Mason in the News

Posted: October 5, 2007 at 1:00 am, Last Updated: November 30, -0001 at 12:00 am

Following are highlights of national news coverage George Mason recently received.

Friday, Sept. 28, Toronto Star

Burmese Police Fire into Crowds

“Burma’s five-week protest against the ruling junta has escalated from marches and military warnings to a bloody confrontation that has left at least a dozen people dead, including a Japanese journalist. Yesterday, security forces signaled their determination to crush the pro-democracy movement by firing into crowds with automatic weapons and giving demonstrators 10 minutes to clear the streets or be shot. The crackdown began Wednesday when soldiers and police fired tear gas, clubbed protesters and arrested up to 200 monks in an attempt to quash the uprising, the largest since the rebellion by students and monks in 1988, in which more than 3,000 people were killed. ‘This isn’t just a protest, it’s a pro-democracy movement that has been gathering strength for 20 years,’ says sociologist John Dale of the Institute for Conflict Analysis and Resolution at George Mason University in Virginia. ‘People have been conducting democratic education programs at the grassroots level, and they understand they are risking their lives. Now we have to find a window of opportunity for them.’”

Saturday, Sept. 29, Kansas City Star

Anthropologists Debate Ethics of Working on War Effort

“U.S. Army officers mired in the insurgencies of Iraq and Afghanistan yearn to know what makes Sunnis, Shiites, Kurds, Turkmen, Pashtuns, Tajiks, Uzbeks and Hazaras tick. Some anthropologists think wars could be less violent and more successful if Americans in uniform better understood whom they’re up against, and arguing that social scientists should team up with the military. That attitude horrifies some anthropologists, who recall past links to espionage and colonialism. They fret it will undermine the success and safety of colleagues in the study of humans. They ask: Who will talk to us once we’ve teamed up with soldiers in an unpopular war? ‘These anthropologists talk about it saving lives,’ said Hugh Gusterson at George Mason University. ‘But the military can use this knowledge to be more lethal. You start out with one thing that evolves into quite another.’ Gusterson, a professor of sociology, anthropology and cultural studies, is part of the ad hoc Network of Concerned Anthropologists circulating a pledge — part anti-war, part purity of the profession — promising not to work with the military on counterinsurgency.”

Saturday, Sept. 29, Washington Post

Others Replace Independence at Dulles

“This year is turning into a good one for Washington Dulles International Airport. Virgin America is its sixth low-fare carrier to date and the fifth new carrier this year. By the time Virgin America launches its second route to Los Angeles in October, Dulles will have almost 60 low-fare flights a day to 15 destinations. Other niche carriers, including Maxjet, which offers cheaper business-class seats than traditional airlines do, have also debuted at Dulles. Plans for new runways, parking garages, gates and a Metro line could prompt airlines — legacy, low-fare and international — to move into Dulles, said Stephen Fuller, director of the George Mason University’s Center for Regional Analysis. The airlines that come in now get the gates. ‘Everyone wants to be there,’ Fuller said. ‘They’re all fighting over available space.’”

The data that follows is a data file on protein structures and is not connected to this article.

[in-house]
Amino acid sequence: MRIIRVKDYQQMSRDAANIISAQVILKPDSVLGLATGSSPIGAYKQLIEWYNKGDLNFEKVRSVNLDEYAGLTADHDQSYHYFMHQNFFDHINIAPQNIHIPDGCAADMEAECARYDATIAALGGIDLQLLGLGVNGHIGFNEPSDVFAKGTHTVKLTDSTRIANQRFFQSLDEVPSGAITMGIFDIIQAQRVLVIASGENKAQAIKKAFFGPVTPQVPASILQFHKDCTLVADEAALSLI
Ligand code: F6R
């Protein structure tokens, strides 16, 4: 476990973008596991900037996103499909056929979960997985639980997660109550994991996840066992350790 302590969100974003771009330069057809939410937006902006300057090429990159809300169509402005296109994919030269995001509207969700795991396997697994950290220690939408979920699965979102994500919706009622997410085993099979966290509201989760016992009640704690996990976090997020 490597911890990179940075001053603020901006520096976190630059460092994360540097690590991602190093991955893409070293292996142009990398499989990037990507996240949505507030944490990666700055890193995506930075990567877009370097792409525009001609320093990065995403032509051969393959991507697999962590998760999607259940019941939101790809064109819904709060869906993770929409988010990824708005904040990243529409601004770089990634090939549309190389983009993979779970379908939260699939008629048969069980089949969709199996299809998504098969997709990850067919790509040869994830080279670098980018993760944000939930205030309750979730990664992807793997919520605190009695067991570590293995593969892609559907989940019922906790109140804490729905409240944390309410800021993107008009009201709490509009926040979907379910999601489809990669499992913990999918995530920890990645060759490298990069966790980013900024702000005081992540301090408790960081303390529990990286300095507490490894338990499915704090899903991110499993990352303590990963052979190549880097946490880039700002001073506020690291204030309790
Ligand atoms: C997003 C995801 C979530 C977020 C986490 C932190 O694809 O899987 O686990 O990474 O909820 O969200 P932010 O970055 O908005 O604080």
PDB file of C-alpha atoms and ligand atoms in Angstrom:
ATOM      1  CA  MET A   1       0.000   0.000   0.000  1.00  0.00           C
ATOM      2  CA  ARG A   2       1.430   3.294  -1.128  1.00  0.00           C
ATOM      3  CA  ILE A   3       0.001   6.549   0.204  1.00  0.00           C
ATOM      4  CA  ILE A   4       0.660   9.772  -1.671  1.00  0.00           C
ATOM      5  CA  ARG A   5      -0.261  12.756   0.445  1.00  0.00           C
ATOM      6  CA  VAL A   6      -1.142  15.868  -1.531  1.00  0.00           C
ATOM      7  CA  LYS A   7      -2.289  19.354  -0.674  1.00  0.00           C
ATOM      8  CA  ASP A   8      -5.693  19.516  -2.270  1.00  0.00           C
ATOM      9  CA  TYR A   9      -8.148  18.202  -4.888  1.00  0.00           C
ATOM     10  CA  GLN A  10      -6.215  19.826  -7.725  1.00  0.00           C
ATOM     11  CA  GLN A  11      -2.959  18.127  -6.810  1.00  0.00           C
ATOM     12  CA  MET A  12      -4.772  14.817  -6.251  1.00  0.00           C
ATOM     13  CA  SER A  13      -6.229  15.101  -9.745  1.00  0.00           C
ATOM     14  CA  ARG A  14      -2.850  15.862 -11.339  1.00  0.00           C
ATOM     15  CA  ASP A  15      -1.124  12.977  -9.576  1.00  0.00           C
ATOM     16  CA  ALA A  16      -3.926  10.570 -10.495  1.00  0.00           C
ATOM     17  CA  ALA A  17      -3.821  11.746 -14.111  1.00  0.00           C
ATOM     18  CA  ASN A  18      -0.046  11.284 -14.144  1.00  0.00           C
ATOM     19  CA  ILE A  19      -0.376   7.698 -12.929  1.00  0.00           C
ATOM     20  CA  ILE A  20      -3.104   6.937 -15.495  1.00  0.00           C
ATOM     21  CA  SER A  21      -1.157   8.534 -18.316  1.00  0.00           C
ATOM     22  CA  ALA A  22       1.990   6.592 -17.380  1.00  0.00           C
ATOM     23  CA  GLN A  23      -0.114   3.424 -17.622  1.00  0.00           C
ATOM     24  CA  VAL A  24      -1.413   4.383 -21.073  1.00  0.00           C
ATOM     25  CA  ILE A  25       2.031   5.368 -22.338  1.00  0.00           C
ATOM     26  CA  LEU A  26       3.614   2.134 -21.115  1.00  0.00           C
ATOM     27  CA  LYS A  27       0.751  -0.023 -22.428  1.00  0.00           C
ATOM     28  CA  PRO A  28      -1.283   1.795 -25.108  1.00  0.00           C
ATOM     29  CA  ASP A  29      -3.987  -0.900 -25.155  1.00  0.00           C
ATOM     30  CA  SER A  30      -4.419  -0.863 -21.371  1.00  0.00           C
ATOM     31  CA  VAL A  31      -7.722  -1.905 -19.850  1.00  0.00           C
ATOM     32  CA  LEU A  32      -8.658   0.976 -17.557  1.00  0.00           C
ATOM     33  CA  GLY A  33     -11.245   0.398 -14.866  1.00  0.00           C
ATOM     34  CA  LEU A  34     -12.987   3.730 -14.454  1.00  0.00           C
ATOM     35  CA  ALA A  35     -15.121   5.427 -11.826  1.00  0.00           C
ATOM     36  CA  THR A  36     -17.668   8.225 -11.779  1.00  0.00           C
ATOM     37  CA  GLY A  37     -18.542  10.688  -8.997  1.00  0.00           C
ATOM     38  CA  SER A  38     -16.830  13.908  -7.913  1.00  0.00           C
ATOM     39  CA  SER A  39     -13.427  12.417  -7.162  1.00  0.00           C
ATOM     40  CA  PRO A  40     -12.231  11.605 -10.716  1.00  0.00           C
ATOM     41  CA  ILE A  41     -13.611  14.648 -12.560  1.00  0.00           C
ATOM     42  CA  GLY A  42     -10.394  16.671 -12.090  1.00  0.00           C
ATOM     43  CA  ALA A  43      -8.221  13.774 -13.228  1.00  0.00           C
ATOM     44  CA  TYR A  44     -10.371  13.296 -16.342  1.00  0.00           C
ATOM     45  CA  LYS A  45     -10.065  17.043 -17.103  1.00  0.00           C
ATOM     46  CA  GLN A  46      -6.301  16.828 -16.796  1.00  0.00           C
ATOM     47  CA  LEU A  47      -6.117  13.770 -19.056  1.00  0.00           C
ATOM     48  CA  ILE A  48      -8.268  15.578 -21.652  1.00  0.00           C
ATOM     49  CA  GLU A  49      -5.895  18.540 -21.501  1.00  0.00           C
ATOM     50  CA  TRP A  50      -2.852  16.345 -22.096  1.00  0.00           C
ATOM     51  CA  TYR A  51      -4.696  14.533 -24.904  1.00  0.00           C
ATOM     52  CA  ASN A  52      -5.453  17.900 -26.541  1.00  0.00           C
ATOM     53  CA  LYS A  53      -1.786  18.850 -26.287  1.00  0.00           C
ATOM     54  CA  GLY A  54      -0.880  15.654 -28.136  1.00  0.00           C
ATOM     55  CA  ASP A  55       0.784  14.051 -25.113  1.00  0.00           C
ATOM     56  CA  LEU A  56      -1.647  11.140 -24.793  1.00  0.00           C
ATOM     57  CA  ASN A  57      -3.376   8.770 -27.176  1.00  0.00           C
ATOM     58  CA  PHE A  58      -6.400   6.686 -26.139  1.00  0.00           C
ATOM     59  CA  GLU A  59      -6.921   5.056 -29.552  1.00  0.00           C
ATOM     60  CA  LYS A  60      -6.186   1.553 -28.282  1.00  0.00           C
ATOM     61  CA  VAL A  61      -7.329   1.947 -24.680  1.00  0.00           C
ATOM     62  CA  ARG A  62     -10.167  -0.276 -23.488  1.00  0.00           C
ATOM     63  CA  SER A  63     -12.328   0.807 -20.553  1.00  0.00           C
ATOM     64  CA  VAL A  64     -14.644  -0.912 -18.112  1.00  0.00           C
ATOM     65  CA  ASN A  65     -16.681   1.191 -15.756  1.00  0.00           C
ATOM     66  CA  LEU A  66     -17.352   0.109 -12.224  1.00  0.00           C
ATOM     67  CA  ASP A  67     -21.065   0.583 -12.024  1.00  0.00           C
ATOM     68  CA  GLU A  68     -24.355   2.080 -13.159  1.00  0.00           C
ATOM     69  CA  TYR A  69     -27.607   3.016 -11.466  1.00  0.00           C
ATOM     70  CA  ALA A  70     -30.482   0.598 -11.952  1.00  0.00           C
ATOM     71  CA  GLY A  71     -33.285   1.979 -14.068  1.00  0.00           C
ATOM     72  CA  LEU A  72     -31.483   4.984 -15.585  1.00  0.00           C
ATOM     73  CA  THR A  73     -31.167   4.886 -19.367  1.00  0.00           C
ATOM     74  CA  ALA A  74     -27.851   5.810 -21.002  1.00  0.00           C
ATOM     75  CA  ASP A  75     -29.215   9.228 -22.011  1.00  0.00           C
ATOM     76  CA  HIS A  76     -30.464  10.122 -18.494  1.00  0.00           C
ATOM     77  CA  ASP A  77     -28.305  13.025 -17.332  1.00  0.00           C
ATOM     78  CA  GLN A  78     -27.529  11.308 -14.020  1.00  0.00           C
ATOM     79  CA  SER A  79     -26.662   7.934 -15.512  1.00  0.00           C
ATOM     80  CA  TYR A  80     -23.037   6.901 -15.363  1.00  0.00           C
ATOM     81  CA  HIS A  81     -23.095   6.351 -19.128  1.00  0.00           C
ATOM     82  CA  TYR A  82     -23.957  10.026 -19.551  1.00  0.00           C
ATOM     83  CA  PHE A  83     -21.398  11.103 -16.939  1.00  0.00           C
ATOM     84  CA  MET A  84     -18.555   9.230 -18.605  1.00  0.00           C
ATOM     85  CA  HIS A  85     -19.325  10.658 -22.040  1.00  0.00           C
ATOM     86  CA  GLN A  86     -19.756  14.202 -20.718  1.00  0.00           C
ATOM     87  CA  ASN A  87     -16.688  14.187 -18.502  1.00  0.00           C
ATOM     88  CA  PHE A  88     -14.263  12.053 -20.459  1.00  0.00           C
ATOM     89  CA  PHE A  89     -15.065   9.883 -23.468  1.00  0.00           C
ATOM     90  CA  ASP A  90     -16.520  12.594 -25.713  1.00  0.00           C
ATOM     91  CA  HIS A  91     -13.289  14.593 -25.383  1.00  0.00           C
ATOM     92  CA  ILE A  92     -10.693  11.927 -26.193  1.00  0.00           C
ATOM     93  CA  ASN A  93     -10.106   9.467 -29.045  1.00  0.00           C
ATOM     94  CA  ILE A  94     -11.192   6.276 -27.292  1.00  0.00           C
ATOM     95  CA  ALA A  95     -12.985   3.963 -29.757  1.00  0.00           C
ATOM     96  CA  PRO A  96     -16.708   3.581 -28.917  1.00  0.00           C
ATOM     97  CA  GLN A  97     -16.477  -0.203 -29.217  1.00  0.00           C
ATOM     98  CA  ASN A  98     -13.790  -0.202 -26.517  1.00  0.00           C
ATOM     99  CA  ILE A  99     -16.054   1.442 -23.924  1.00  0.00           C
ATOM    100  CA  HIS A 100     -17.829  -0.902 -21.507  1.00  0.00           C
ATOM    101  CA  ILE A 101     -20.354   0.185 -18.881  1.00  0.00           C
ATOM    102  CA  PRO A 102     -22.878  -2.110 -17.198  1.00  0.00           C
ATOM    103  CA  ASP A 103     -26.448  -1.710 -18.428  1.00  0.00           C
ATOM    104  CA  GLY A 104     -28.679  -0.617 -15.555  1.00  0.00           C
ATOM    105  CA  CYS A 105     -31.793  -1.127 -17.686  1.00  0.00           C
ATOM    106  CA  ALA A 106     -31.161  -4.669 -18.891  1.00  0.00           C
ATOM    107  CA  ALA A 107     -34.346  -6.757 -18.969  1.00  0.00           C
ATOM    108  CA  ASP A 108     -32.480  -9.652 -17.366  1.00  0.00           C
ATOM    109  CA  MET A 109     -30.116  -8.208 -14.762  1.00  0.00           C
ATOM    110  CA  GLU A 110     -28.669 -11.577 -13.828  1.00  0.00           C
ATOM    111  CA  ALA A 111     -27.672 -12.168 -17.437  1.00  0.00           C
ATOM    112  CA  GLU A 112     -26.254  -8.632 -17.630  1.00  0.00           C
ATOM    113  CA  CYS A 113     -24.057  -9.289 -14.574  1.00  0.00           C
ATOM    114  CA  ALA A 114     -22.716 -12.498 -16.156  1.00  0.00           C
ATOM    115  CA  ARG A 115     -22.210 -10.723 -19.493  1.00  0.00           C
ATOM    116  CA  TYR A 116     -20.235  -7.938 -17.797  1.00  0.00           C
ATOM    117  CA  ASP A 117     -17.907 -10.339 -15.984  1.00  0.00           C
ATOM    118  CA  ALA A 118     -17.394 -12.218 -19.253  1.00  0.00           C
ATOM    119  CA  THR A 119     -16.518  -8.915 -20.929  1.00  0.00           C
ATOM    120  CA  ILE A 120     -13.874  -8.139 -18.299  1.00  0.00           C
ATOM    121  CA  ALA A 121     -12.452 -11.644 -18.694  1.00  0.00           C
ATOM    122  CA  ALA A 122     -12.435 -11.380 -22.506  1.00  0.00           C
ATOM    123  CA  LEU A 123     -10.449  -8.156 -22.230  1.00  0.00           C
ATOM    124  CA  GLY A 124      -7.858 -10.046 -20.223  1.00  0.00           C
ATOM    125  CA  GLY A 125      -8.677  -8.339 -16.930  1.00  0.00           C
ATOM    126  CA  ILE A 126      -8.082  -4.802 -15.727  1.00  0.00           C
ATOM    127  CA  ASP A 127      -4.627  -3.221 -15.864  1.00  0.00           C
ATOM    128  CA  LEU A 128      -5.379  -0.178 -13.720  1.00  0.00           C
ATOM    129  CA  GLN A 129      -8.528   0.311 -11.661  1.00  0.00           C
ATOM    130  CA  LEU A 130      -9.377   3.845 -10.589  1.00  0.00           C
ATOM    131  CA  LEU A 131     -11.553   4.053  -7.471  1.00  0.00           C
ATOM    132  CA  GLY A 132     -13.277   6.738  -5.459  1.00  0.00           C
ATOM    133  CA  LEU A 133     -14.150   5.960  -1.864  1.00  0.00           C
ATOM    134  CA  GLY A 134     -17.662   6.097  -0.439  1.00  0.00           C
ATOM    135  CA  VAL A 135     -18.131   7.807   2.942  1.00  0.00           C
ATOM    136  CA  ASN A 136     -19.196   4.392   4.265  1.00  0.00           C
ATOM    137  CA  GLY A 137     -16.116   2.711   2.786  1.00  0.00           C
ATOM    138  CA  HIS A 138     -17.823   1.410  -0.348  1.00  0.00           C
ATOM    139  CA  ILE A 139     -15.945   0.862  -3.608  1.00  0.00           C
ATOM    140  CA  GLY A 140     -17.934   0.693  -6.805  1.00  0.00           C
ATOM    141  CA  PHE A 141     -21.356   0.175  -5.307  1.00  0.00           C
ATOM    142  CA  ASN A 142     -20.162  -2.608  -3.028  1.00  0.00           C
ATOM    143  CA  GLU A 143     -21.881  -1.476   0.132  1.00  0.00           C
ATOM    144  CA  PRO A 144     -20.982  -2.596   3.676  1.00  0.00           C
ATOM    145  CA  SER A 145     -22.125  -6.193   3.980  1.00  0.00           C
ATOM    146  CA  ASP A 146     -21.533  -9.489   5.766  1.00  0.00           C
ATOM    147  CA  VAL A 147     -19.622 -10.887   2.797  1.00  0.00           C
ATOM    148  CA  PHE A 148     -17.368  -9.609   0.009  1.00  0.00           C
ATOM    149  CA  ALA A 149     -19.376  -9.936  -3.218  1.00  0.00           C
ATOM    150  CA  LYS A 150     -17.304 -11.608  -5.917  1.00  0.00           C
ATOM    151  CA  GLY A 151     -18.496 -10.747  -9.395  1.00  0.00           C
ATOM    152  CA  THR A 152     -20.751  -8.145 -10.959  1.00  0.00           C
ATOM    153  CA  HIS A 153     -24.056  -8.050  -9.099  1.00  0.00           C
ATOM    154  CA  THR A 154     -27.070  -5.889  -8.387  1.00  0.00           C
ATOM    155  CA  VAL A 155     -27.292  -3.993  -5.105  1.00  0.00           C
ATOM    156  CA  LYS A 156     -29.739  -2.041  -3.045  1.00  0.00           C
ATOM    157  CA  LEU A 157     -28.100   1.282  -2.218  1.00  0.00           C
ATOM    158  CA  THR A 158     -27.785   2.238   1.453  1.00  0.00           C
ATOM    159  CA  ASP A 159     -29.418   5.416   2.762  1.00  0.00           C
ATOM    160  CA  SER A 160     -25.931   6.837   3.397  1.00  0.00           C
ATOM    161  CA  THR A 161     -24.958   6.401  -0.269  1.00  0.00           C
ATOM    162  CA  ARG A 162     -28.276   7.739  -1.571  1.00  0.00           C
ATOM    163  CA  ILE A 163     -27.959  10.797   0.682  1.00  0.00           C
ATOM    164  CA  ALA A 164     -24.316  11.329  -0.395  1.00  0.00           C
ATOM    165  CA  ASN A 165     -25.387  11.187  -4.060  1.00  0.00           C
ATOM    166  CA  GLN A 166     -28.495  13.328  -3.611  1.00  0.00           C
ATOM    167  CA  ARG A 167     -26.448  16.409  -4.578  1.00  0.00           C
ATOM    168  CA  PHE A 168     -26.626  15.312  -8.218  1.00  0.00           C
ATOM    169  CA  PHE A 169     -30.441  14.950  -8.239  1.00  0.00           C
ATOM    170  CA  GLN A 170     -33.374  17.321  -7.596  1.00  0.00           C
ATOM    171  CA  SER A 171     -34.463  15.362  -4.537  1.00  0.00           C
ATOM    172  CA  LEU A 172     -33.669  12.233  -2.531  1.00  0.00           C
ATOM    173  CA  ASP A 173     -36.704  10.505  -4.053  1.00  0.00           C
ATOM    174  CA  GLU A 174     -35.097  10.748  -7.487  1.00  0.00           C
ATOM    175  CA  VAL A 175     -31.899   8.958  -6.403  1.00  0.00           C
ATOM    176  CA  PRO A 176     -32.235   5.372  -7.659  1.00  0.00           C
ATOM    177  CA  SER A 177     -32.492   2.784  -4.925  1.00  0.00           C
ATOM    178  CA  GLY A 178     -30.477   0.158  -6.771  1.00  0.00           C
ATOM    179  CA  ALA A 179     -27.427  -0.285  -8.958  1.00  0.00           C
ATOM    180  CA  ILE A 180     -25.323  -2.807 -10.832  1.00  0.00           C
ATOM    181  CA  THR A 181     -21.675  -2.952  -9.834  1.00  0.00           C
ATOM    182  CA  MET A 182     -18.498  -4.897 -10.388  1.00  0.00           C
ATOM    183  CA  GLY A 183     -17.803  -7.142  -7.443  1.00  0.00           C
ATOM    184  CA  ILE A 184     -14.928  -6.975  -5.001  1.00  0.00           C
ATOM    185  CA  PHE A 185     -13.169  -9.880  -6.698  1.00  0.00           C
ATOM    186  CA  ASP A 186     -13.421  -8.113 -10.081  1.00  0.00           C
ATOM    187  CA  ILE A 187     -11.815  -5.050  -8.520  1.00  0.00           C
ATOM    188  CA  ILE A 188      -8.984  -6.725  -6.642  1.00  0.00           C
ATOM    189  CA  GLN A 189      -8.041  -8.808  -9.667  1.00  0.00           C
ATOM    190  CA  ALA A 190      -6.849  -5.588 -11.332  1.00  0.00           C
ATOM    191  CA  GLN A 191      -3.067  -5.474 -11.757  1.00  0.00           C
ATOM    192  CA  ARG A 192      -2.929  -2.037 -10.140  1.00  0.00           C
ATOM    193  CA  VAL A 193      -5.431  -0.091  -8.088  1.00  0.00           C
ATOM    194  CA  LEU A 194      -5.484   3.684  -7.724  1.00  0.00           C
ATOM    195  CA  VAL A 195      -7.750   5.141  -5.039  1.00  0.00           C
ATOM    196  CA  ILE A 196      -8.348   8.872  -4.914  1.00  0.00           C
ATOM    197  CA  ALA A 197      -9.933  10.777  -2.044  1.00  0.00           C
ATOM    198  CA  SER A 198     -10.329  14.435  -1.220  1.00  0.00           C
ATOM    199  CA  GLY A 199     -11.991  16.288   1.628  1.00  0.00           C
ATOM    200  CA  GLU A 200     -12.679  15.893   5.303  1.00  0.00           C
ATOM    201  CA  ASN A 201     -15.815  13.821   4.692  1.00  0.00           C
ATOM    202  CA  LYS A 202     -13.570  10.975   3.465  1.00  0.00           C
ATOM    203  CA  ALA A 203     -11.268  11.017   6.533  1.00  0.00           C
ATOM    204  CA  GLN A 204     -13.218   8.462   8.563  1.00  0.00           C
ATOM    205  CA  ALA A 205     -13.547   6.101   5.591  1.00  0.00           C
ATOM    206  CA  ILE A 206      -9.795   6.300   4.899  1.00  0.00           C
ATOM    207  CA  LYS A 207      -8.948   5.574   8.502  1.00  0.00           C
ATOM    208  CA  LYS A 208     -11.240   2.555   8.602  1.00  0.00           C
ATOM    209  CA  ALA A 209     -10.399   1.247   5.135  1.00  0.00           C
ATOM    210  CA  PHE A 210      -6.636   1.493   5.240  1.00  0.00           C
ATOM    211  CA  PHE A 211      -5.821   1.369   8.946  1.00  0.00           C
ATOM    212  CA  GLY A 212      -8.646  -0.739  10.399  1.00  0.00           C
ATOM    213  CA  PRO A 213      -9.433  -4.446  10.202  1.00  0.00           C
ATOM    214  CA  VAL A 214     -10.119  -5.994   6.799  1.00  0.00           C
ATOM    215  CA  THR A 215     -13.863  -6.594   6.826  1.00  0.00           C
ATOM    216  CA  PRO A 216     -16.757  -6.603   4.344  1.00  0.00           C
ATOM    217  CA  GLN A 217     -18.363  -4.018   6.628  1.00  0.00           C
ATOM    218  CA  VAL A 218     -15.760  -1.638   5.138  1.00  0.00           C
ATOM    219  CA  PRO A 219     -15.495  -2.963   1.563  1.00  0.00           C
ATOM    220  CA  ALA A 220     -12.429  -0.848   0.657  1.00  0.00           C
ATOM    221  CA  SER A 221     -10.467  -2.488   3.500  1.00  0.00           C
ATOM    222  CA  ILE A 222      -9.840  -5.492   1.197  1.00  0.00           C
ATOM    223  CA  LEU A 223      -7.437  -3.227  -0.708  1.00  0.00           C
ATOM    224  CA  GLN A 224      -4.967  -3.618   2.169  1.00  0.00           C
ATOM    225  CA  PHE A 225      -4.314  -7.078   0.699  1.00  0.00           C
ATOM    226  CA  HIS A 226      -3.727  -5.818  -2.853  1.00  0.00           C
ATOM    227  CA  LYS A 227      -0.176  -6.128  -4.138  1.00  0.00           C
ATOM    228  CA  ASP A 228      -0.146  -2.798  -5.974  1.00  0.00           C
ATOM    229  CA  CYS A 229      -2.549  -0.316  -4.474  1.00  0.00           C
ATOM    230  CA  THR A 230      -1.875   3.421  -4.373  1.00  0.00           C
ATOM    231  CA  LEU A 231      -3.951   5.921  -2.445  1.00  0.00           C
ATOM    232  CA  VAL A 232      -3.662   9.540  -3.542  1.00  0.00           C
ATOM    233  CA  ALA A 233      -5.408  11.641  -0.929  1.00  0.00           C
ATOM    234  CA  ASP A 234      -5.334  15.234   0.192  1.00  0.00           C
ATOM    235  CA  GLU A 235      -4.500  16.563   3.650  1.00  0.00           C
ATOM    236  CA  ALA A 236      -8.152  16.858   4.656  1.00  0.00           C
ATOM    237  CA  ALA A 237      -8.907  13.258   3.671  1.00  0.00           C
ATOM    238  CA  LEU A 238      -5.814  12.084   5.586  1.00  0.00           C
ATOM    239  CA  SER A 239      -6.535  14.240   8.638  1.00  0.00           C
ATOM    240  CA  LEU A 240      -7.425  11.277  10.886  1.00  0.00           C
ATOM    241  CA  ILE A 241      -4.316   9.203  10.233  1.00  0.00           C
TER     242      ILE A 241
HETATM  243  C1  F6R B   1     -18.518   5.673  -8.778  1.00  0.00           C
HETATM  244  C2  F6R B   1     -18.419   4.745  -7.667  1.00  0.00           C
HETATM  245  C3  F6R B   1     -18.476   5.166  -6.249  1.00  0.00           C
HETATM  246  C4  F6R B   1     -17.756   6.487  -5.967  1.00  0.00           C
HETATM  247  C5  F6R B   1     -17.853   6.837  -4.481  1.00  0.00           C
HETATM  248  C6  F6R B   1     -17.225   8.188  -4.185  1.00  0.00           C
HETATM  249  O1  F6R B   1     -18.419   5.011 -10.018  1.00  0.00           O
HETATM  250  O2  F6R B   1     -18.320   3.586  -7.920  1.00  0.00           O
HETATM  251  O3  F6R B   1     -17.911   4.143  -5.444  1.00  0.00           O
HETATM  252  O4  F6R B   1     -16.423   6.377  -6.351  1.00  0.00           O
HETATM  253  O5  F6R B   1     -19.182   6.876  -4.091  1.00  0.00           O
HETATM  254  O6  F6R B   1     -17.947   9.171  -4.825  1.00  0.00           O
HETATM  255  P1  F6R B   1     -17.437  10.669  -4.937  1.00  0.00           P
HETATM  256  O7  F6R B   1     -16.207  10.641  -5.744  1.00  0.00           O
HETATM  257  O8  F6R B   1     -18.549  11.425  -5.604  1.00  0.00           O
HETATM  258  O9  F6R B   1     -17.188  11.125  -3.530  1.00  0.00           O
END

Tuesday, Oct. 2, ABC News

Republican Vote under Threat from Angry Religious Right

“In the United States, conservative Christian leaders are beginning to show their discontent with the current crop of Republican presidential frontrunners. Voting for a new president begins in just three months, and the religious right in America has been unable to unite behind a Republican candidate. But they know who they don’t want: former New York mayor Rudy Giuliani, who is the Republican Party’s current frontrunner. Jerry Mayer, a professor of politics at George Mason University in Washington, says the conservative Christians’ plan threatens to split the Republican vote. ‘You nominate a pro-choice Republican as liberal on gay issues, as liberal on sexuality as Giuliani is, I’m telling you some right-wing Republican maverick, like Alan Keyes or some other minor figure, will run as a third party candidate, will run as a pro-life candidate of the party of God, and that will hurt,’ he said. ‘Indeed, it will make it impossible for the Republicans to win.’”

Wednesday, Oct. 3, Inside Higher Ed

Who You Calling Heterodox?

“Political magazines and mainstream media outlets have recently unearthed a struggle for the very soul of economics. It’s playing out in scholarly journals and in the back corridors of economics departments as lone, embattled researchers resist the stifling free-market doctrine that dominates their field. That’s the picture painted in recent months by many liberal magazines. The general assumption in the profiles is that economics is a field dominated by people who cling, sometimes beyond evidence, to free-market dogma, disadvantaging those whose findings might contradict the dominant view; the rebels, in turn, are presented as embattled exceptions to the rule. But a group of economists at George Mason University, and other prominent researchers, say this notion of a free-market mainstream is oversimplified at best and inaccurate at worst. ‘There’s really not any data, and there’s a caricature, that economists are extremely free market,’ said Tyler Cowen, a professor of economics at George Mason who is popular in free-market and libertarian circles. ‘I think the differences are overdrawn.’”

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